Why are the Oscars such a national obsession?
First, there's the hoopla over who and what got nominated - and who and what didn't. Then the hoopla over who will host the ceremony. Then the live awards show that lasts into the wee hours of the morning.
To me, it's all a huge and clever ad for the movie industry. But I follow it all the same.
And so does the Web, where there are numerous sites devoted to the films, actors, hosts and just about anything else related to the Academy of Motion Pictures Arts and Science.
In fact, the Web is a movie lover's playground. Looking at the lists of Web sites devoted to film in Yahoo!, one might think that a good chunk of the Web is run by Hollywood.
We probably should start our tour at the most logical place, Oscar.Com (http://www.oscar.com), the official site. With the entertainment capital and the computer capital located on the same side of the United States, many of these sites are pretty sophisticated, and Oscar.Com is no exception.
You can watch ''Webcast'' videos of the March 9 luncheon for the nominees or the Feb. 29 ceremony for technical awards. There are games - Predict the Winners, Oscar Trivia Challenge - and updates every time a new ''presenter'' is added. And there is the expected information about Oscars history and current nominees.
Another official Oscars site is the Academy's site (http://www.ampas.org), which has articles about the history of the awards and links to other Oscar-related sites.
Wealth of databases
Building databases of Academy Award winners and nominees seems to be a popular pastime, since many sites have them. Aside from the two official sites already mentioned, there are databases at:
The Academy Awards are showbiz at its best, so of course, gossip e-zine sites such as Mr. Showbiz (http://mrshowbiz.com/features/oscars/) and Hollywood Online (http://www.hollywood.com/oscars) have large sections about the films and nominees. And E! Online has articles about many of the personalities who'll be at the awards ceremonies.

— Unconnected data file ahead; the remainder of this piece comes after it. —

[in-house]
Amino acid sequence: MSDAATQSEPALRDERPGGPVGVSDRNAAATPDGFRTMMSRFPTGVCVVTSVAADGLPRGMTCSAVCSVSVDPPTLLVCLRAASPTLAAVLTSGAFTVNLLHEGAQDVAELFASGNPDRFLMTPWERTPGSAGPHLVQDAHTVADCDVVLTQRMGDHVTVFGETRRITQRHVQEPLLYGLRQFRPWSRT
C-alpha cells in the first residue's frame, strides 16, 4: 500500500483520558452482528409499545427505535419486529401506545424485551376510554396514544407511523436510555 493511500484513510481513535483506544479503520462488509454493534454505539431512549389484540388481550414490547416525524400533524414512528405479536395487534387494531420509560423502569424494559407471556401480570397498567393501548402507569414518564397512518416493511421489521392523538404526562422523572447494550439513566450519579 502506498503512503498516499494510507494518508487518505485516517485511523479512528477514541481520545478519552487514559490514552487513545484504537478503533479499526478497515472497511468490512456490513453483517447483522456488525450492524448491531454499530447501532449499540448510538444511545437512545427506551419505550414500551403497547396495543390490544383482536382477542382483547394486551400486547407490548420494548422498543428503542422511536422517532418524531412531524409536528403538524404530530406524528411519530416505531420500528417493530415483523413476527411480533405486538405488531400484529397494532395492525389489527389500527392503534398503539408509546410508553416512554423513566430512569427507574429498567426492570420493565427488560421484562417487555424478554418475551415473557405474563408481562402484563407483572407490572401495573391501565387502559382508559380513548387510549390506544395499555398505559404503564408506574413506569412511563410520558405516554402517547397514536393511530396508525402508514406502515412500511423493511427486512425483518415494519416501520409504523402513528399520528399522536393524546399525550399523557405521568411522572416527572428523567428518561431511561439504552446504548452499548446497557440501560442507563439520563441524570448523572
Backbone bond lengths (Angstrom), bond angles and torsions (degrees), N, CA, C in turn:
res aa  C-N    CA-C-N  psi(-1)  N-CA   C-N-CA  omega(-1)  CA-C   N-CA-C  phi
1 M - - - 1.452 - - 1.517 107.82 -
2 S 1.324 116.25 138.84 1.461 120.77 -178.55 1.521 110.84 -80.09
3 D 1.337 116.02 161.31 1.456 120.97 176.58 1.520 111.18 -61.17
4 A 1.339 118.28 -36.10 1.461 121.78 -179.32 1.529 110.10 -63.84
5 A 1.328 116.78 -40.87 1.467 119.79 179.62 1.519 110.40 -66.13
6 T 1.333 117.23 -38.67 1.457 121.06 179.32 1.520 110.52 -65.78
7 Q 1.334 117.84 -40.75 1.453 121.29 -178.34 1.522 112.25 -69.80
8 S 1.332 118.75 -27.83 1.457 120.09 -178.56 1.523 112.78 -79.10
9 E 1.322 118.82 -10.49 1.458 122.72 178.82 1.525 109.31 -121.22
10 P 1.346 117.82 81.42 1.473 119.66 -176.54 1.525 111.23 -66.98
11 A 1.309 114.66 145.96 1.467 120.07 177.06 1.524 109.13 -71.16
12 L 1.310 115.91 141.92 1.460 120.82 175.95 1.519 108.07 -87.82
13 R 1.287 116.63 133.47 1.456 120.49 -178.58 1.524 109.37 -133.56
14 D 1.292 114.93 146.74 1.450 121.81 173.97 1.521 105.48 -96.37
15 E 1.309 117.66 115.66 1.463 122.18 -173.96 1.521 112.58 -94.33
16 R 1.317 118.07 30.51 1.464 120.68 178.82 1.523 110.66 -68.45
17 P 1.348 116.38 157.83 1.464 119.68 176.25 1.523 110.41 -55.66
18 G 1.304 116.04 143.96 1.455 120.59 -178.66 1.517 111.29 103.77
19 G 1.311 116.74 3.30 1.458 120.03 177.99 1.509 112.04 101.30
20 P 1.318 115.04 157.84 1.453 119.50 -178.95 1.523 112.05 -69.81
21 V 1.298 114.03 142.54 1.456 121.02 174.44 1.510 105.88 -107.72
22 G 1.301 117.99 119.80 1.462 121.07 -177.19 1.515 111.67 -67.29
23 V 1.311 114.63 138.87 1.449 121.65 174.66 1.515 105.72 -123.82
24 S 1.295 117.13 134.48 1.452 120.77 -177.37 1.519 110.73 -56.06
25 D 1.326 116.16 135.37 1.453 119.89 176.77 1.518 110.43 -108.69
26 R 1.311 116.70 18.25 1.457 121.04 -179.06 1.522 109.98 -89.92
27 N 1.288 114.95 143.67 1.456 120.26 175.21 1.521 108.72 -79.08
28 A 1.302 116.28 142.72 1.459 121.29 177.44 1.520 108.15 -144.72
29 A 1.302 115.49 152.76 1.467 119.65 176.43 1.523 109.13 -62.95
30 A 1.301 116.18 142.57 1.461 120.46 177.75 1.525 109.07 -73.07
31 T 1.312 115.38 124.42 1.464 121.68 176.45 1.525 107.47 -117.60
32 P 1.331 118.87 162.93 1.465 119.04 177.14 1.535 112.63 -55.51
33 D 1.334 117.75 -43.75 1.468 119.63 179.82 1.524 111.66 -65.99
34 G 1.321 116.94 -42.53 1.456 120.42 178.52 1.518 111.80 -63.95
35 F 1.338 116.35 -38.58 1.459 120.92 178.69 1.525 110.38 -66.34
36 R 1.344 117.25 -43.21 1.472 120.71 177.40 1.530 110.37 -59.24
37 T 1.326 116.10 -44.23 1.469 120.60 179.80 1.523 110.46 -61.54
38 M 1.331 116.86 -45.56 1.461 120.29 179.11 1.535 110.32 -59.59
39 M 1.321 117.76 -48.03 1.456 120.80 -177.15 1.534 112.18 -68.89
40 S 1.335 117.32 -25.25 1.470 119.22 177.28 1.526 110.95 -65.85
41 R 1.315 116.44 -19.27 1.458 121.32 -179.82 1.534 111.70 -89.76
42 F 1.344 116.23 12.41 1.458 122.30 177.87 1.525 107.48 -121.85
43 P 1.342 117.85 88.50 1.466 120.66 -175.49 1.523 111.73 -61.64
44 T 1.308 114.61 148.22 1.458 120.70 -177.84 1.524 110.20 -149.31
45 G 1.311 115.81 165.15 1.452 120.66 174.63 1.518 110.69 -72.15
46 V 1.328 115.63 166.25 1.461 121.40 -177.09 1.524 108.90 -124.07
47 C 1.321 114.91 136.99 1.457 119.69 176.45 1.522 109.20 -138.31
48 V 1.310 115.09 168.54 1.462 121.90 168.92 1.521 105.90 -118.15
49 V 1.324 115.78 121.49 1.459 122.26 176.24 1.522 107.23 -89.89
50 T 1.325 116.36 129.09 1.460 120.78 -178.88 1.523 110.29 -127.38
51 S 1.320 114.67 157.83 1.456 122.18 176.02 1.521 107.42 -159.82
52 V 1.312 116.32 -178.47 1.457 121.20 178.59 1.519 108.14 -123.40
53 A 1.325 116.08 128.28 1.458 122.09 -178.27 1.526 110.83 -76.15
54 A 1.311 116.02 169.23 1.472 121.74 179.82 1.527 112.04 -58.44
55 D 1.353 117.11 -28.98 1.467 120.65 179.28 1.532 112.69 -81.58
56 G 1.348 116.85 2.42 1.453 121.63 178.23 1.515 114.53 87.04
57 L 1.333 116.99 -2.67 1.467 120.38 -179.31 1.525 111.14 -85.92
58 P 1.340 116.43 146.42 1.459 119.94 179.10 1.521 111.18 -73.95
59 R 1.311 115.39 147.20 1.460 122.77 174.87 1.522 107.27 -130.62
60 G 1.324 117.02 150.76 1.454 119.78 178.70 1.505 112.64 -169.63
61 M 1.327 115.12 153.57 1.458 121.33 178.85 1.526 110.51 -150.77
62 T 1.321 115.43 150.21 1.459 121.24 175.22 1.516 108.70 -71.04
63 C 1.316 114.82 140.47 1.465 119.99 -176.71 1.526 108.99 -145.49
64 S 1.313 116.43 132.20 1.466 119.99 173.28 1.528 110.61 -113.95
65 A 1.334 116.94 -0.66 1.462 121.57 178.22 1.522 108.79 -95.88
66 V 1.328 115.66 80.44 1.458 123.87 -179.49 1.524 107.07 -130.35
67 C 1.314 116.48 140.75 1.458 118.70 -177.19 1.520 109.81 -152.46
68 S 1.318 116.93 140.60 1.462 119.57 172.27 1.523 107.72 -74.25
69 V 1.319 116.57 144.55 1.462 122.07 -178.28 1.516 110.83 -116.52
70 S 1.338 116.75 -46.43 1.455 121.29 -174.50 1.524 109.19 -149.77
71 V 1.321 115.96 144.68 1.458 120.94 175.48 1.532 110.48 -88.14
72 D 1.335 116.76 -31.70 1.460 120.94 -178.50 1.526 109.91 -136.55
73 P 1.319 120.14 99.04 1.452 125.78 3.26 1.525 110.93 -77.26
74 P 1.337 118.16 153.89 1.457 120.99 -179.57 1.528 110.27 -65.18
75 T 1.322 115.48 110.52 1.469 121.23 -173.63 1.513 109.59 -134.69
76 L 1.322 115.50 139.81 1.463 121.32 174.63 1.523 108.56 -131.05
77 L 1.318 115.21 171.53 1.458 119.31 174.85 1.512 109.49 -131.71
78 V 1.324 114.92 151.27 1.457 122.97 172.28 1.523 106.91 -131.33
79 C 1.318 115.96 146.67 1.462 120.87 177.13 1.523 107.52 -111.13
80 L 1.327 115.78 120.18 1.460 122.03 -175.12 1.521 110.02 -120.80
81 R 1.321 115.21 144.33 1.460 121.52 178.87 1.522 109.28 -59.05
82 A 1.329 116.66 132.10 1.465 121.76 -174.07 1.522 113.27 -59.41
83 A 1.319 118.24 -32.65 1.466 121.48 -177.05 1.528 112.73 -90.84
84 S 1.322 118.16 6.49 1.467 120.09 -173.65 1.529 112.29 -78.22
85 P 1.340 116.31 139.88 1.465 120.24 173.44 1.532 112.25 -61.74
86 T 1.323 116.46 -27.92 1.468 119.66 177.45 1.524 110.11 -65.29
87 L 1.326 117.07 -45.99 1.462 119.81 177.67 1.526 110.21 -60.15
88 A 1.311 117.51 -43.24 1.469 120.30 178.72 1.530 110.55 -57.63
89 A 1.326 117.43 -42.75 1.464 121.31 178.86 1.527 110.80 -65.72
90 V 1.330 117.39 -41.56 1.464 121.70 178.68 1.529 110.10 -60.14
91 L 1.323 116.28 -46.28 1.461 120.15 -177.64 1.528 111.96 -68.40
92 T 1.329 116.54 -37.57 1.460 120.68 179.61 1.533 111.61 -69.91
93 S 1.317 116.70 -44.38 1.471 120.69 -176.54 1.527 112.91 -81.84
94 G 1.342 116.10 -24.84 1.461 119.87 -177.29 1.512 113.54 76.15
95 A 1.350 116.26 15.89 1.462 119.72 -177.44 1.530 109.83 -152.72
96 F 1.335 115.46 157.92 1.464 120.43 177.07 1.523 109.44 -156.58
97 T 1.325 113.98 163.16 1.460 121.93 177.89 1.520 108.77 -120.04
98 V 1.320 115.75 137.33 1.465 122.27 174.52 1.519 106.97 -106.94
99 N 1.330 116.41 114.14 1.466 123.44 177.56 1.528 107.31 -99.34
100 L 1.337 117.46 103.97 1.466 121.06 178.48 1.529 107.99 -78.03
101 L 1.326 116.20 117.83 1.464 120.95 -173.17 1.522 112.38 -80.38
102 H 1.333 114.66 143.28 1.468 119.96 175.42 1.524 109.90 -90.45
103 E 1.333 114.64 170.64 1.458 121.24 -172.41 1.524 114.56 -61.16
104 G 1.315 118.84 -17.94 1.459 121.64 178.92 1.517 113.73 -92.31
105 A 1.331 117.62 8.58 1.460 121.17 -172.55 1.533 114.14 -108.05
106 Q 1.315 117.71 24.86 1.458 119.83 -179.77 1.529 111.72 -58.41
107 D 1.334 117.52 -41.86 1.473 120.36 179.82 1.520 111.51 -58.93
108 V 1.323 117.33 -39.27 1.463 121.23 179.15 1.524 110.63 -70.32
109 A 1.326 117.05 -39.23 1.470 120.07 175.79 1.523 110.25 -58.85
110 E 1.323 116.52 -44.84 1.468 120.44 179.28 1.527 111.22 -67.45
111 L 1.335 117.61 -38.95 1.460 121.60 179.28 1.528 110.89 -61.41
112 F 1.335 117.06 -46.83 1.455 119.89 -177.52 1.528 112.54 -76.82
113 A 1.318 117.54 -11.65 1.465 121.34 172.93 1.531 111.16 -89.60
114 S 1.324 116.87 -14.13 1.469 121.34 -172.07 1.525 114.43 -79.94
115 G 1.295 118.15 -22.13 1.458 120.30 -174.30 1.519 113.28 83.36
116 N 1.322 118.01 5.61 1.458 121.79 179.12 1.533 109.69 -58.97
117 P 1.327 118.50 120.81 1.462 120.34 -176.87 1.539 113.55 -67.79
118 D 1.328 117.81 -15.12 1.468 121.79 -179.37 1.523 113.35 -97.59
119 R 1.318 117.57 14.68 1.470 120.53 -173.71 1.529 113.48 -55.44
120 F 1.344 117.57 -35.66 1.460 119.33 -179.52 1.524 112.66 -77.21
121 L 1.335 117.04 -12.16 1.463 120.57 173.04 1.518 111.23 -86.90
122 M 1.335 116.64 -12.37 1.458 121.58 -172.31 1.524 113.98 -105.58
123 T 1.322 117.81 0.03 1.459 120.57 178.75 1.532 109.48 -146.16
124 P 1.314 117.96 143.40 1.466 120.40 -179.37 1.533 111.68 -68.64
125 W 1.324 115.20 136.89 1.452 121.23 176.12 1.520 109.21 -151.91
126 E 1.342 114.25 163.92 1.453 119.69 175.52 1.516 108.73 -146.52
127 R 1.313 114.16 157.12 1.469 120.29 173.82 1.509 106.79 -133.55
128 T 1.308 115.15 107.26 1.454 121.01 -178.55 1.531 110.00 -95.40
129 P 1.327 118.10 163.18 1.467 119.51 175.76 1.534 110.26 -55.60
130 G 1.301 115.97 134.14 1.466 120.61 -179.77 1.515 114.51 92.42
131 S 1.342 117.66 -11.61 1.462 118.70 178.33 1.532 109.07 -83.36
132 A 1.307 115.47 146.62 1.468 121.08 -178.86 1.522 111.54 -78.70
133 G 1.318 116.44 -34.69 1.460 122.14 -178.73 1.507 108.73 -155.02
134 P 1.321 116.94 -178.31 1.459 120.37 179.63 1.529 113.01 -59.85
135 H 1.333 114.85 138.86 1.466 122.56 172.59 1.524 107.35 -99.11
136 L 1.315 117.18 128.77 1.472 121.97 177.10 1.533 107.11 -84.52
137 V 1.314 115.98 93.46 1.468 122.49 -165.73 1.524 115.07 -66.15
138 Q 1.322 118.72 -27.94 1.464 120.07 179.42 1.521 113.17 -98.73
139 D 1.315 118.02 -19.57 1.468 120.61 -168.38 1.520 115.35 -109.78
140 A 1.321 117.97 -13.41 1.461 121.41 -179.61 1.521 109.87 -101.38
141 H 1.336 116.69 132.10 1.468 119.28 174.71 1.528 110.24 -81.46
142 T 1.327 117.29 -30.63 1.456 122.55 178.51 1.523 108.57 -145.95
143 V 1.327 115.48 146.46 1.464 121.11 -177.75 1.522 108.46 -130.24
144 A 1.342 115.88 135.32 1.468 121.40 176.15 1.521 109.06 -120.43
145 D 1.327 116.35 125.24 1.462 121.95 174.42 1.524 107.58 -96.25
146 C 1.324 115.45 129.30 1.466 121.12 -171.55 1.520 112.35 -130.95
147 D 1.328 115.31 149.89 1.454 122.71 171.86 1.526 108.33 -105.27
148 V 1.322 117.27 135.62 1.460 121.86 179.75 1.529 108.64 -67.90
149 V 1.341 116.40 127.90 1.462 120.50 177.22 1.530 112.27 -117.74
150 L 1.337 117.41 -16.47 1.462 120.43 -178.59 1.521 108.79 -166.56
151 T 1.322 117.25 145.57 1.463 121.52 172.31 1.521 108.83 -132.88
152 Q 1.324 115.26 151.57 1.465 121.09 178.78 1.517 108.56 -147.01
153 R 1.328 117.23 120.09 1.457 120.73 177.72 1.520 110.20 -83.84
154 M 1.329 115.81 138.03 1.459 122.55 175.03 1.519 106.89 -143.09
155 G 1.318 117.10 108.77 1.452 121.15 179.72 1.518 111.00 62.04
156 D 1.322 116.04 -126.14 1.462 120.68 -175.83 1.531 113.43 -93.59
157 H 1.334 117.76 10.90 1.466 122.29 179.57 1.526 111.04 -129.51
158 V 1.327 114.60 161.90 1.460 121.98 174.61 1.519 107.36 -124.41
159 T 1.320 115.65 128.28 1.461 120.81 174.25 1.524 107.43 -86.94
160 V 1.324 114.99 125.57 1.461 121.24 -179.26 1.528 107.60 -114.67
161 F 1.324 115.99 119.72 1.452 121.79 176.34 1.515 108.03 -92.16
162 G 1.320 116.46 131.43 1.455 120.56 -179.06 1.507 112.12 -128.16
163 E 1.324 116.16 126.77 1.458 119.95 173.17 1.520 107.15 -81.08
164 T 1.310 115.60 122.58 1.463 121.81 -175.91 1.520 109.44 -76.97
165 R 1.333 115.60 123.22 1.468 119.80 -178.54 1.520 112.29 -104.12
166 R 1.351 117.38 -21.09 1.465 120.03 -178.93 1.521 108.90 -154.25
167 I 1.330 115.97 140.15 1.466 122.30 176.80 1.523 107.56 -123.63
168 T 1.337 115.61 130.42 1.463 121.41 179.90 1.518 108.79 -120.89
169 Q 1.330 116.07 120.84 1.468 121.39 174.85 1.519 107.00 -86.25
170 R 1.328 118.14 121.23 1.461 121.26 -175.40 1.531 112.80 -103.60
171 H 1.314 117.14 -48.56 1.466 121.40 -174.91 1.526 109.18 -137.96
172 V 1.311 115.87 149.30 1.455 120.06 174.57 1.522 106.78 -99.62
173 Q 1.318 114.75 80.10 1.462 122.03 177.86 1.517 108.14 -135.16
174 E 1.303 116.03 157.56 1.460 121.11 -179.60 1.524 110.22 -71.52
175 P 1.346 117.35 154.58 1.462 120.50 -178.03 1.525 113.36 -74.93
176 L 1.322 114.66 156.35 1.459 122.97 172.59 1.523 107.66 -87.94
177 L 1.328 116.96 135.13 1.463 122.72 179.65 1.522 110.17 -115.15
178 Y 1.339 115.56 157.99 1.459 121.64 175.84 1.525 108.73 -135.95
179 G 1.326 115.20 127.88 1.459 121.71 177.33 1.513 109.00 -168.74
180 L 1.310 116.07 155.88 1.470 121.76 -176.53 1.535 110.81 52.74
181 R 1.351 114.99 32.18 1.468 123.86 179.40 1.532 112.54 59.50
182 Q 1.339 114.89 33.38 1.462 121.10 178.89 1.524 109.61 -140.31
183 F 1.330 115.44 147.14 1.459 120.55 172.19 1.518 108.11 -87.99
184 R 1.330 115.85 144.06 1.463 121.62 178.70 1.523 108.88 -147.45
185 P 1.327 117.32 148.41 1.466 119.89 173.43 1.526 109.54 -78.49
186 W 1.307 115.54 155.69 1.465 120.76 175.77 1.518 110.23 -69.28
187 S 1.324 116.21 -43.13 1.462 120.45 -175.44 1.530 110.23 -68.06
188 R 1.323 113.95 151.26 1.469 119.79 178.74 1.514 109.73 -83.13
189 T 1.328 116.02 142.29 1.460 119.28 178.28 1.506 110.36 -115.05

Only members of the Academy get to vote for the nominee, but the rest of us can make our choices at People Online's Academy Award Poll (http://cgi.pathfinder.com/ew/features/980213/academy97/index.html) or at Online@The Academy Awards (http://www.tribtv.com/oscars/). The latter also has predictions from critics, as well as a "Beat Gene Siskel" contest. This is a real one, too, with $10,000 worth of prizes.
Many of the films in this year's competition are still playing in theaters, but if they're available on video, you can find them by visiting moviefinder.com (http://www.moviefinder.com) or Reel.com (http://www.reel.com). Moviefinder.com also will find movies playing at local theaters or on television. Reel.com is a Berkeley, Calif., video store with one of the largest inventories in the country (85,000 films), so you can track down those obscure entries for Best Foreign Film or Best Short Subject.
Movies have sites
And we can't forget that just about every motion picture these days has a promotional Web site. For those movies nominated as Best Pictures, visit:
Don't have an Internet account? Then you'll have to wait until 9 p.m. March 23 to watch it all on TV.
Send e-mail to Charles Brewer at CBrewer@enquirer.com.